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on 31 March 2017
This will appeal to myopic right-wing handwringers who feast on hatred for those who are a little different to them, whilst longing for a time best forgotten.
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on 31 August 2017
I read Mr Hitchen's blog frequently and thought I'd give The Abolition Of Britain a try. It is, as I'd feared, pretty terrible. Selective, poorly argued and, in parts, simply factually incorrect. Stinks of a man desperate to be relevant. I will read a couple more of his books to see if things improve, as there is little doubt of his writing ability. But, after this nonsense, I'm not holding my breath.
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on 12 February 2013
Those familiar with the diatribe Dalrymplian may find the Hitchens whinge a bit of a comedown. Not that one would quarrel with him in the least; though he doesn't question very hard why other countries have taken, to varying degrees, similar routes, and naturally even he tiptoes around that dusky elephant in the room, race, he certainly knows how to hit a nerve. What is it about these awful liberal women - Margaret Cole, Bridget Plowden, probably Shirley Williams too (though I suppose a sense of moral superiority is better than no morals at all) - and why are they nearly always women - do-gooders, as they were once known. The line is fine between reformer and simple busybody. I count myself a feminist (women are human too - I should know, reader, I married one) but it used to be they who kept the show on the road; now, like cows given the freedom of the china shop, they rival us in arrogance. But the 'brilliance' of Hitch's writing (back cover) can result in a sentence like 'Charles Darwin's theory of evolution had provided a popular scientific theory..' whose construction is as worrying as its purport; and it's one thing to diss John Lennon's inoffensive 'Imagine', but he might at least get the words right. It says something about the blandness of Hitchens' invective that this limp little ditty, no doubt sung round campfires across the land, should be a target of his ire. He suffers a spectacular sense of humour failure in respect of the still peerless Beyond the Fringe* and is tone-deaf to the note of Betjemanesque regret in that closet conservative Alan Bennett. Criticism is also a form of love. Here it's a case of 'What else can I rail against?' or Hitchens regretting his youth. He's lucky to have had a youth he regrets. Whom exactly is he addressing? Americans? Children? Martians? The chapter on our green and pleasant land, and what became of it, reads like a textbook for the latter. The excerpts from the egregious Hamish Macdonald's 1995 history textbook are indeed hilarious (and I thought the comments held up for ridicule from a standard textbook of the 50s about Italy, Spain and Greece eminently sensible, indeed prescient) but one wants to ask both him and Dalrymple 'What, then, would you do?' If one suspects both would bring back the birch (or at least affect a wish to), 'Ted' can at least both evoke pity and above all amuse. What am I saying, at least?? Compassion and detachment are all! The only amusing thing here, apart from the dose of hilarity provided by Nelson's poor sailors out 'in all weathers with no safety net' ('what, no life jacket?', cried the children piteously, all doubtless familiar with Pirates of the Caribbean, or equivalent) which contrasts notably with the tact of Isidore Tenen writing in 1944, is the spectacle of Peter Hitchens foaming at the mouth. So, Peter, would you really go back to the Fifties - Mondo Plomley? (Desert Island Discs is one of the few things to have improved in the past 50 or 60 years.) Or maybe the 1500s? When *was* that Golden Age?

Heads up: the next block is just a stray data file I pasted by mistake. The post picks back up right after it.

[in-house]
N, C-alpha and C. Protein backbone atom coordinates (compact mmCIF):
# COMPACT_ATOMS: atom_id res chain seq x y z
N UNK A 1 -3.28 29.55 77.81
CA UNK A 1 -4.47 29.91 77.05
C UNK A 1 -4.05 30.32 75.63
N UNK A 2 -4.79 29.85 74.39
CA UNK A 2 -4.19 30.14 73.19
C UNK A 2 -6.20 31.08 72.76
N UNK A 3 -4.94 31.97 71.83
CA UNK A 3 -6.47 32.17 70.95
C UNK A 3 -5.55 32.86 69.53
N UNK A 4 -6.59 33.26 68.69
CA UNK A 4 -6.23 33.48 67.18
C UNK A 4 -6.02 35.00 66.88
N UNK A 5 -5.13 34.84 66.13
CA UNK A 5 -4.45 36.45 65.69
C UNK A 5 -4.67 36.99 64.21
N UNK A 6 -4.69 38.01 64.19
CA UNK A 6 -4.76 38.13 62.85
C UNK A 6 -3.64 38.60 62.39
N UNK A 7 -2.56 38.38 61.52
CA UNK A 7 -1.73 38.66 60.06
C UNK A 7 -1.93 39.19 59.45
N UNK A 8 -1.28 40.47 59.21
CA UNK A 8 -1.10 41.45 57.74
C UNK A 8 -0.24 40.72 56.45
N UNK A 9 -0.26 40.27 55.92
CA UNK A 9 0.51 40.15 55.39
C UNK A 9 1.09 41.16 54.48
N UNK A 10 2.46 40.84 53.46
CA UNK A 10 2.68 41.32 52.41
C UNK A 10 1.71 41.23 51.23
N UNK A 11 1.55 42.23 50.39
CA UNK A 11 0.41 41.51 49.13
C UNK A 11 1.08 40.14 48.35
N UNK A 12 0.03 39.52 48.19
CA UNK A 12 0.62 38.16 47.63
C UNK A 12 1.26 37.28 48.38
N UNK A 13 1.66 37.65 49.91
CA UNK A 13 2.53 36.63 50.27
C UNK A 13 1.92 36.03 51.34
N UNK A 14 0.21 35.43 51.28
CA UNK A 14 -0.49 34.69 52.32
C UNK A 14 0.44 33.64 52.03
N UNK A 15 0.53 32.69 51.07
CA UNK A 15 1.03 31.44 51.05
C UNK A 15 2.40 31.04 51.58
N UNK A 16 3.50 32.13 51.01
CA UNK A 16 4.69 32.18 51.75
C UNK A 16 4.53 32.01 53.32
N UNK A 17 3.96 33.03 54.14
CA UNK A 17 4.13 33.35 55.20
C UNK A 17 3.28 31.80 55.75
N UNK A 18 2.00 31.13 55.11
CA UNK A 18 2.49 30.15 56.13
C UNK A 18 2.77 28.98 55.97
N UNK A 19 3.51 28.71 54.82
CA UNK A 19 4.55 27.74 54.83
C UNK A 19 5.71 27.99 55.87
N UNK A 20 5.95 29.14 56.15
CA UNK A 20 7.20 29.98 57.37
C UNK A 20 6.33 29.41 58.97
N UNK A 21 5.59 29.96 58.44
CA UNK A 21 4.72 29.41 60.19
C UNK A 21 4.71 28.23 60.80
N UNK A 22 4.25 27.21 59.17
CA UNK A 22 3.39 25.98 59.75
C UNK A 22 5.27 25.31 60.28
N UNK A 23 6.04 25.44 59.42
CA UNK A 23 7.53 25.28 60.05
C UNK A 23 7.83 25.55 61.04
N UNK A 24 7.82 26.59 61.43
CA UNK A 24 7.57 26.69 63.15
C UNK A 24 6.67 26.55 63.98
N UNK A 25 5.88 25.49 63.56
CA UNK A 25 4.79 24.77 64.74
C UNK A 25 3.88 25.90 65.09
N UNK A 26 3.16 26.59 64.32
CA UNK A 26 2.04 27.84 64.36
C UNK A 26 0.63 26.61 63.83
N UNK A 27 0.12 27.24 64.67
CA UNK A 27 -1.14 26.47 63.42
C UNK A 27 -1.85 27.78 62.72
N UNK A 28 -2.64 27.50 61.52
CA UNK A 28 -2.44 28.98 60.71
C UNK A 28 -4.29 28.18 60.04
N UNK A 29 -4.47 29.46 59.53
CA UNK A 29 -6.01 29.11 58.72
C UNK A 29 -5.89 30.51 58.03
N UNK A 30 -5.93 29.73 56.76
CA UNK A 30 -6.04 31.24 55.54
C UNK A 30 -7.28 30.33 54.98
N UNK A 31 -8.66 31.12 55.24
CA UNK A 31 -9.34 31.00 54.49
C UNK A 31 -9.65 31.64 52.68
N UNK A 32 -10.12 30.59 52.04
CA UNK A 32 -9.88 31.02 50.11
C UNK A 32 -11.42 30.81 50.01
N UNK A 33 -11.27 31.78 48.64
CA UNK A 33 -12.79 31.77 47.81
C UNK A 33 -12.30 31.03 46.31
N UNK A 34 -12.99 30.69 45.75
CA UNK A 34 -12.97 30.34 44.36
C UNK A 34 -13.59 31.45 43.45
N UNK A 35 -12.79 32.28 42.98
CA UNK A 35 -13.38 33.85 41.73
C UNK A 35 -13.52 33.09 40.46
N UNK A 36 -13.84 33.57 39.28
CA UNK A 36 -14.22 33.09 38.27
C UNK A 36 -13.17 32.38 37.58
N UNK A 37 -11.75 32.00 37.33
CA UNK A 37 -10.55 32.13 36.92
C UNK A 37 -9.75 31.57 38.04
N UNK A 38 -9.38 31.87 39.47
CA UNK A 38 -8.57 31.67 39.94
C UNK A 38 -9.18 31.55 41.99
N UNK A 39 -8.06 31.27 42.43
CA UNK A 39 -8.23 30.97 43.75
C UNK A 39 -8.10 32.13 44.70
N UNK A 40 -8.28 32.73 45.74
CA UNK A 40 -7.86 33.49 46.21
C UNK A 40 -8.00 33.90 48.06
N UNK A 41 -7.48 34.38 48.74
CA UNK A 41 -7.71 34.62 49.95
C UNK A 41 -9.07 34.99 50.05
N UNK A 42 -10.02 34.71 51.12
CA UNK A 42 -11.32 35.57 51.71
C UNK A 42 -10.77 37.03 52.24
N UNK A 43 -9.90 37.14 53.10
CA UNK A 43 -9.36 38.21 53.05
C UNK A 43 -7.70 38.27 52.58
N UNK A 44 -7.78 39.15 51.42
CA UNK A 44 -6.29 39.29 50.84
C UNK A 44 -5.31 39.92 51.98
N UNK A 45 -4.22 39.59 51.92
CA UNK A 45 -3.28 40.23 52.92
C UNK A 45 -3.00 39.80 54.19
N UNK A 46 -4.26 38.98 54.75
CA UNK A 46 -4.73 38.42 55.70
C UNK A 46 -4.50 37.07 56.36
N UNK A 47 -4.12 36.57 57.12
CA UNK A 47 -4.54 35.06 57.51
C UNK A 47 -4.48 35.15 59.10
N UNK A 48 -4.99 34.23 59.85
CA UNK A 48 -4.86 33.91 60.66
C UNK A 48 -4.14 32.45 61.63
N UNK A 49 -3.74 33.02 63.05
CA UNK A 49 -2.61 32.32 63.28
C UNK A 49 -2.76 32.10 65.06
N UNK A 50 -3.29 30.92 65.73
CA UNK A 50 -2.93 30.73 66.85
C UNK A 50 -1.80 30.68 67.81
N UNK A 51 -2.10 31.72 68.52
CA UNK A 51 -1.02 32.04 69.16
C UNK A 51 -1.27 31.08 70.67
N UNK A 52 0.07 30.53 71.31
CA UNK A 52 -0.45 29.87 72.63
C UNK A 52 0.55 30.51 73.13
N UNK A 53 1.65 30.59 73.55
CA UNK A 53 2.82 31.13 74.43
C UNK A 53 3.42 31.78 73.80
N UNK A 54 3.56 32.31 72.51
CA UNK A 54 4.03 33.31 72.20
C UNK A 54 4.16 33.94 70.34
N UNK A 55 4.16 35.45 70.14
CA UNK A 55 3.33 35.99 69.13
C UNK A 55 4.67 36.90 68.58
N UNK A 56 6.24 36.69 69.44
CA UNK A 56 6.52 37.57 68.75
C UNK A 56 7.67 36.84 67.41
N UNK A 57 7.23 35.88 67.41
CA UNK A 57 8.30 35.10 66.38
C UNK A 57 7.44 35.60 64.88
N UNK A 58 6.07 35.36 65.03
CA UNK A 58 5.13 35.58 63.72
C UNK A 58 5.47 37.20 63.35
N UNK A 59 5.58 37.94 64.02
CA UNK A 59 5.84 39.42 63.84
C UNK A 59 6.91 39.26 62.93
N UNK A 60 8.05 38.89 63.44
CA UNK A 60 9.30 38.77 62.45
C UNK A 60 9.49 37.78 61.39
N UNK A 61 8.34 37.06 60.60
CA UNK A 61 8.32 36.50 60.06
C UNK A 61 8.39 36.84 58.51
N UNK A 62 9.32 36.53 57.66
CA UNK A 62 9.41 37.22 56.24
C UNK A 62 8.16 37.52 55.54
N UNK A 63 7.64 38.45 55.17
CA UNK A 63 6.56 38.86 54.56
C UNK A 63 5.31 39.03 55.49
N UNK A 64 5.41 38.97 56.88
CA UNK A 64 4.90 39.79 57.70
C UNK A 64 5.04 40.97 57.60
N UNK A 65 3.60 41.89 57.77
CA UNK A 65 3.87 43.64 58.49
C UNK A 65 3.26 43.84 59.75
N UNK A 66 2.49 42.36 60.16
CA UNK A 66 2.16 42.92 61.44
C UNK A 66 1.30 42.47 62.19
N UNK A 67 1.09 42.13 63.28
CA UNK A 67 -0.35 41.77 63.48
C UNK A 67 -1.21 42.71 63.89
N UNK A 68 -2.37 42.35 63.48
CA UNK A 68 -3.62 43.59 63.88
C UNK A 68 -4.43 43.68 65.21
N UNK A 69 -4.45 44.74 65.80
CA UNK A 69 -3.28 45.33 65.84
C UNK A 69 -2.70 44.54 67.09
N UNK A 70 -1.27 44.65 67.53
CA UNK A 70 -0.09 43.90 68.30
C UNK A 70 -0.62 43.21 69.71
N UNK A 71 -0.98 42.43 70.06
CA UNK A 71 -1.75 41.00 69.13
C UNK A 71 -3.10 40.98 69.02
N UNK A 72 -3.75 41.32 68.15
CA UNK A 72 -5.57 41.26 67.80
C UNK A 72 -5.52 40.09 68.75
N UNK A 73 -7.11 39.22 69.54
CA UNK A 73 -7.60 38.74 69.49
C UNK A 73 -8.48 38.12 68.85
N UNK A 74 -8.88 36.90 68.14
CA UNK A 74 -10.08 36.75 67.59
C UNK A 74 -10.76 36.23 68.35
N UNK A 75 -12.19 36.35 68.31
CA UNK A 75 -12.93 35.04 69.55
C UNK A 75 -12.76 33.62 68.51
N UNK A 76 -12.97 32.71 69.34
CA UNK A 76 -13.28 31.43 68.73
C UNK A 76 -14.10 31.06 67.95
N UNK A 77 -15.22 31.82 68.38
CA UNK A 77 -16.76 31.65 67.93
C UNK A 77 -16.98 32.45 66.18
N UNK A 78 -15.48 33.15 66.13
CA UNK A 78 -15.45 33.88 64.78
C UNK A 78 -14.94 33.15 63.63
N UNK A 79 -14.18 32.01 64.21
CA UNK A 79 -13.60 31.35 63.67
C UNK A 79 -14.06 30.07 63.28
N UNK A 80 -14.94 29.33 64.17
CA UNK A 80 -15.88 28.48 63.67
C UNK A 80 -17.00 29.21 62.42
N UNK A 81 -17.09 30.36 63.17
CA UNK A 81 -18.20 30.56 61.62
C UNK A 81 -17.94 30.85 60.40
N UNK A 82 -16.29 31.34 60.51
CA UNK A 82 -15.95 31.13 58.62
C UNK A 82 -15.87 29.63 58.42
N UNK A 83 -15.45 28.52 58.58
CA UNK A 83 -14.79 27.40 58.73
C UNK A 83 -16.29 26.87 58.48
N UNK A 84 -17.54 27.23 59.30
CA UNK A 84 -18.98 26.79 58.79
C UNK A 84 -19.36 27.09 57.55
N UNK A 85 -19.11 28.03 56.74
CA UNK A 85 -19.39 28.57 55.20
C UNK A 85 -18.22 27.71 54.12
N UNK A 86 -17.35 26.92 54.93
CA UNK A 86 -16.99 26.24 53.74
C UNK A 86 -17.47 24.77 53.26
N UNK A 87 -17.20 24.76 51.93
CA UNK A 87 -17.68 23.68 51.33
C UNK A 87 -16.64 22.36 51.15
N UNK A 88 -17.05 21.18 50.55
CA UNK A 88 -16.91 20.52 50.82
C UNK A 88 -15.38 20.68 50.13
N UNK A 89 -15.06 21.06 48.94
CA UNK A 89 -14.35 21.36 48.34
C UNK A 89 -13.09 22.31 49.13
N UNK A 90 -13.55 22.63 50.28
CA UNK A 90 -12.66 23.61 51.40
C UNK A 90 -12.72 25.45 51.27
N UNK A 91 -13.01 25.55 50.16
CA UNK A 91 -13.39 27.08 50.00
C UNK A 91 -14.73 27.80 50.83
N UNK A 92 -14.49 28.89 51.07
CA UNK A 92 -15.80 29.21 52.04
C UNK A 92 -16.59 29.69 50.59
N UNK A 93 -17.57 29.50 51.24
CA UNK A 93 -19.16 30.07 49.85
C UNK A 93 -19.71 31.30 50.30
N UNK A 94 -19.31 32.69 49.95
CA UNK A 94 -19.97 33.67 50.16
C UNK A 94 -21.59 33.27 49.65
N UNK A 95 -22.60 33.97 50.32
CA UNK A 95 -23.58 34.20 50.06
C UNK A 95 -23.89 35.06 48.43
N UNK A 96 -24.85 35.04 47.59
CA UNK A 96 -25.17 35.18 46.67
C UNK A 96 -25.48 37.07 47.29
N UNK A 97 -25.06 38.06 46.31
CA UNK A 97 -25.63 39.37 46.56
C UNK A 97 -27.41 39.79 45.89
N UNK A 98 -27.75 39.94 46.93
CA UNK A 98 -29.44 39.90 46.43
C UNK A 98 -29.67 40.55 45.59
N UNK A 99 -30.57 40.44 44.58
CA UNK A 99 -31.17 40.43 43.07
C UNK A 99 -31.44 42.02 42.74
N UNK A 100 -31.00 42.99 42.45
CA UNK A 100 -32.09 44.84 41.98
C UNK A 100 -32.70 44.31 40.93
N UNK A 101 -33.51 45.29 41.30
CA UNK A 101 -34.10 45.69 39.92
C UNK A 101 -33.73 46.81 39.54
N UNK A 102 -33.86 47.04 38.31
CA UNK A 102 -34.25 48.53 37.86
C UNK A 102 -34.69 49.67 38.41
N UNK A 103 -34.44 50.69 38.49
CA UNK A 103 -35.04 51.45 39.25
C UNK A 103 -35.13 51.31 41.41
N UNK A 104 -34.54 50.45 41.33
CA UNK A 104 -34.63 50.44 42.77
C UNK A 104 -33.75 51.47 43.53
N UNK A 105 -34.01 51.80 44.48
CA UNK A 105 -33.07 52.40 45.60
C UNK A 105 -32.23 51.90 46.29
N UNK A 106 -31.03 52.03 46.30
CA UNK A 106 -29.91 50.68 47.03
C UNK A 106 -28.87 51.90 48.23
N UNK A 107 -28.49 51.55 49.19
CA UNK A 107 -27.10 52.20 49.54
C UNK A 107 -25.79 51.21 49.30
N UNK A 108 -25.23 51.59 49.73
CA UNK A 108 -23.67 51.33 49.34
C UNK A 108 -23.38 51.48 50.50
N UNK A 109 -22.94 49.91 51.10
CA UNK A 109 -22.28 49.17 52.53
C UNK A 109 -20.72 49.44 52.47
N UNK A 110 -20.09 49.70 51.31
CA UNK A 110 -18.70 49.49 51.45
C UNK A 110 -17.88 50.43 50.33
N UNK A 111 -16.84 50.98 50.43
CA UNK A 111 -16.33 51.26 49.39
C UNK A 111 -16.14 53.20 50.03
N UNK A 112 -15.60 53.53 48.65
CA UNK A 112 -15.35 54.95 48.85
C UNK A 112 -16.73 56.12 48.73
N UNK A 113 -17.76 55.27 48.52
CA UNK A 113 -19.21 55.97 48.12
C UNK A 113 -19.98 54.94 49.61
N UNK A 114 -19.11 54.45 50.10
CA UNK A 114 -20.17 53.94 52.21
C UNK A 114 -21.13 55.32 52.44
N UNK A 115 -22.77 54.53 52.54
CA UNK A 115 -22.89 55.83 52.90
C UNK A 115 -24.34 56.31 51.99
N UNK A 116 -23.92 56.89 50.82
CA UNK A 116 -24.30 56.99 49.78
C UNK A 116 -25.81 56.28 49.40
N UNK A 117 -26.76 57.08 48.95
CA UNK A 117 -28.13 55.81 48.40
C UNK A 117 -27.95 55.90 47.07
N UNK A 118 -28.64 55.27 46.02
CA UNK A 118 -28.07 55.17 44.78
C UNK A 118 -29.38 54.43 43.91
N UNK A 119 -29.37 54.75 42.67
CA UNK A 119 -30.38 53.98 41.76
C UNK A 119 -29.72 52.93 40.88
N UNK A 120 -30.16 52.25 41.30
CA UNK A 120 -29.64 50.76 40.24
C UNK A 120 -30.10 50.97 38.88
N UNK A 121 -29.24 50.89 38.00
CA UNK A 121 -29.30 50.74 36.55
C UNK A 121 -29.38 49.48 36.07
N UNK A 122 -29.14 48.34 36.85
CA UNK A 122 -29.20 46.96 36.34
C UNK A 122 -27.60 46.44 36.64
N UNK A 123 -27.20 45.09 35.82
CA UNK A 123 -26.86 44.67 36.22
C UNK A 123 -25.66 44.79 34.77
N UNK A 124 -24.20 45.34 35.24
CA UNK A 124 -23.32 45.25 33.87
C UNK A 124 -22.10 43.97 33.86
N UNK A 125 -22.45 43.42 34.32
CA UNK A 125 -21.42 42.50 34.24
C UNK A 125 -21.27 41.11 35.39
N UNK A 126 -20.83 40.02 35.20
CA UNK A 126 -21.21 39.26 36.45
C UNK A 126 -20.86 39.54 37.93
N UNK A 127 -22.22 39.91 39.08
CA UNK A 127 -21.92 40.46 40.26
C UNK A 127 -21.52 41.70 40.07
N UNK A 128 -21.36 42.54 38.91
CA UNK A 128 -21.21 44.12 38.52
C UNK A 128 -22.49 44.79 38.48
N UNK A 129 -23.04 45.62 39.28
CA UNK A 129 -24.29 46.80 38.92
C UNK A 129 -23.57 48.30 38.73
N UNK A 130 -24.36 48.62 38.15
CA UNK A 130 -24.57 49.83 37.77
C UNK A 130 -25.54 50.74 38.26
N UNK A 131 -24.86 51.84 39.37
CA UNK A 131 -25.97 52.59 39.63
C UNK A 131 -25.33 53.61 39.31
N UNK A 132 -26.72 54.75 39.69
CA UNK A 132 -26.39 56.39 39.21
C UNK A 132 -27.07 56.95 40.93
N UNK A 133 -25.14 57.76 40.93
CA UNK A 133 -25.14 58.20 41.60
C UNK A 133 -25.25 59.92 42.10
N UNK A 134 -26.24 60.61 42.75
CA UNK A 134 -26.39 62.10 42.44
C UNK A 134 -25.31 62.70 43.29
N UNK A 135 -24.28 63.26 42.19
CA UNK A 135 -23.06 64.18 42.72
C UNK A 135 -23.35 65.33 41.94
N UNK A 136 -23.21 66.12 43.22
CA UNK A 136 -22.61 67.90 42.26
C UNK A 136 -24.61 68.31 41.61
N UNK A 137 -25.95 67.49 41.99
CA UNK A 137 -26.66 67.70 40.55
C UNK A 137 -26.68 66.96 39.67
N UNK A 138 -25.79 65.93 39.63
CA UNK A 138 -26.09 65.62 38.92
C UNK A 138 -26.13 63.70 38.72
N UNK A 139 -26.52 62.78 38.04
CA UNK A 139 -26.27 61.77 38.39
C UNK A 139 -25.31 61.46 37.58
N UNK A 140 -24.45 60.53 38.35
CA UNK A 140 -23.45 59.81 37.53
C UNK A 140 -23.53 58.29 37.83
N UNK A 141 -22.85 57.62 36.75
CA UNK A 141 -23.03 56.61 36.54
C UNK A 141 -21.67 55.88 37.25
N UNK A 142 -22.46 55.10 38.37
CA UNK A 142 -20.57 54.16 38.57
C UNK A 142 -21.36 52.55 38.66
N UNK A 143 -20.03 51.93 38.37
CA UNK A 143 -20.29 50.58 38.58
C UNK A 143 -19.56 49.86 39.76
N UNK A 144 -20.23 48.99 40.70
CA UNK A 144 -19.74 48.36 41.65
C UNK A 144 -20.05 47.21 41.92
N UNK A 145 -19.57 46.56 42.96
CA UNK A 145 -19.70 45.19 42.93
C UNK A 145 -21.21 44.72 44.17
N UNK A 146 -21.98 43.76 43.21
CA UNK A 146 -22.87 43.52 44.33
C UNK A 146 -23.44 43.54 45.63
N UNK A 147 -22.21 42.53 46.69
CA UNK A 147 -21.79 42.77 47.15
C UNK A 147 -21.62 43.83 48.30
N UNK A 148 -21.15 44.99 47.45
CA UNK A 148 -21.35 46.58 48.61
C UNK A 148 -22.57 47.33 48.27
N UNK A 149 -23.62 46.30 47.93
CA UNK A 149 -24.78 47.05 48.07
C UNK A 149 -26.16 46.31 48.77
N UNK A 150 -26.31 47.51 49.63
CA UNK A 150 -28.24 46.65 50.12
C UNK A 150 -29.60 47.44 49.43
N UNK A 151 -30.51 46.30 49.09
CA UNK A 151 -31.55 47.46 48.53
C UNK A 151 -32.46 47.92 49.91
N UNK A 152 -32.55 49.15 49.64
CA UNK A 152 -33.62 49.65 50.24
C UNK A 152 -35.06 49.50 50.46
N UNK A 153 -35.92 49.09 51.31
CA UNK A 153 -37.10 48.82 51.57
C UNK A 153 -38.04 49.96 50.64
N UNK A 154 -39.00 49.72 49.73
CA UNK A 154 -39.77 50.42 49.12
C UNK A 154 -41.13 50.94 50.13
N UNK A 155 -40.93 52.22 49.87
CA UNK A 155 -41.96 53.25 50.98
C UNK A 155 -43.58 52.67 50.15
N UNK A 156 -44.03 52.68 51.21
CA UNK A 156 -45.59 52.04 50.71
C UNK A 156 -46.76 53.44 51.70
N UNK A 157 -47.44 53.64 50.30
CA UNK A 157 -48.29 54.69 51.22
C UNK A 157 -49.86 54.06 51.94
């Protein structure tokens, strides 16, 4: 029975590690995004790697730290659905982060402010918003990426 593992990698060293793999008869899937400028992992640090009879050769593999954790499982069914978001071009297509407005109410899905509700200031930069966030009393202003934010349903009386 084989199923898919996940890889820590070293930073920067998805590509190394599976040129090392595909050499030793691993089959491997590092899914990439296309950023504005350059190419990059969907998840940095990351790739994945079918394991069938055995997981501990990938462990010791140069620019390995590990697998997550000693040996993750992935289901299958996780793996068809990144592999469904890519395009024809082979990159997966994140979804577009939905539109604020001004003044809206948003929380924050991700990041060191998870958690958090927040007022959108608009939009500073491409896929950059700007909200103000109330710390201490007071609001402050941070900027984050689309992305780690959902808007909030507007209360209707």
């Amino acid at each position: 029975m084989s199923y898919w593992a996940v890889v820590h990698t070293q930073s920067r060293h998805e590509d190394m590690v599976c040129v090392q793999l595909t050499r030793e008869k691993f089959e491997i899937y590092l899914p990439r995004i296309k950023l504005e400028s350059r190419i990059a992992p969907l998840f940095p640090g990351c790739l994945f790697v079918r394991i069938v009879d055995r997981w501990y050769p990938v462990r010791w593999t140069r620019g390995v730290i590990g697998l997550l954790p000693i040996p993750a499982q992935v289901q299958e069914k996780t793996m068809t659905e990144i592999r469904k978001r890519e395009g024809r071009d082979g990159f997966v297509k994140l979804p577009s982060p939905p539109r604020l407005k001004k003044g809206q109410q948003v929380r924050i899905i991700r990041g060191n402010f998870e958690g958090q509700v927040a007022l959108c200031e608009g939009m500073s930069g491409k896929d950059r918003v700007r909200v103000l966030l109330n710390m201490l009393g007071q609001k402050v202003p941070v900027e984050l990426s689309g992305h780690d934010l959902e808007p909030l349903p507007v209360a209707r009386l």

* Ten years after which, he tells us, there was no longer an 'establishment' or conspiracy of 'snobbery, church, monarchy, clubland and old-school-tie links'. If there ever had been such a thing (it is at the least debatable; wasn't it just a lot of boring men with loud voices?) and if it really vanished in ten years, (a) do we lament its passing and (b) could Beyond the Fringe honestly be held responsible? (I've news for Hitchens: snobbery isn't dead, it just got more vulgar. The passing of the class system as a whole, with its built-in postwar fluidity (aspiration as the flip side of deference) is something else again; it's noblesse oblige I miss most, and manners (maybe we'll come to them?), and the concept of service - though the establishment Hitchens mourns was as much or more about entitlement.) But Fringe was symptom as much as cause, and I think Hitchens is forgetting a little thing called rock and roll, by this stage channelled by TV+ into the heart of pretty well every home in the land with kids. Hitchens, bless him, even throws up his hands in horror at Fringe's cod Shakespeare, for me both the funniest and the most innocent part of the evening. (The most transgressive (as well as truest)? Miller's 'Jew-ish' remark.) If Hitchens does not choose also to attack the puerile, nihilistic and in my view far more toxic Pythons, it is simply because they are too popular, including in America, whose conservative masses Hitchens has in his sights. If Fringe knocked over the Aunt Sally, Python stamped on it; the Fringe quartet seem, by comparison, like ancient Athenians, or at least grown up. Yes, they were a solvent - but a necessary one. Like the Beatles just a little later they were four different individuals, with four different takes which miraculously fused and - well, maybe Hitchens has a point - spawned an era

+ TV: the real culprit. If you resisted its siren song you are entitled to mourn a vanished world, Peter - but it would have gone anyway. When it got out that the Queen watched Coronation Street (lèse majesté) class distinction was fatally holed
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on 18 January 2017
A catalogue of a nations' death by a thousand cuts. Betrayed by its upper class and duplicitous and virtually communist politicians following the sacrifices the people made throughout the war. Very sad reading indeed.
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on 8 July 2017
Not even worthy of 1 star. Boring and pompous.
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on 15 September 2017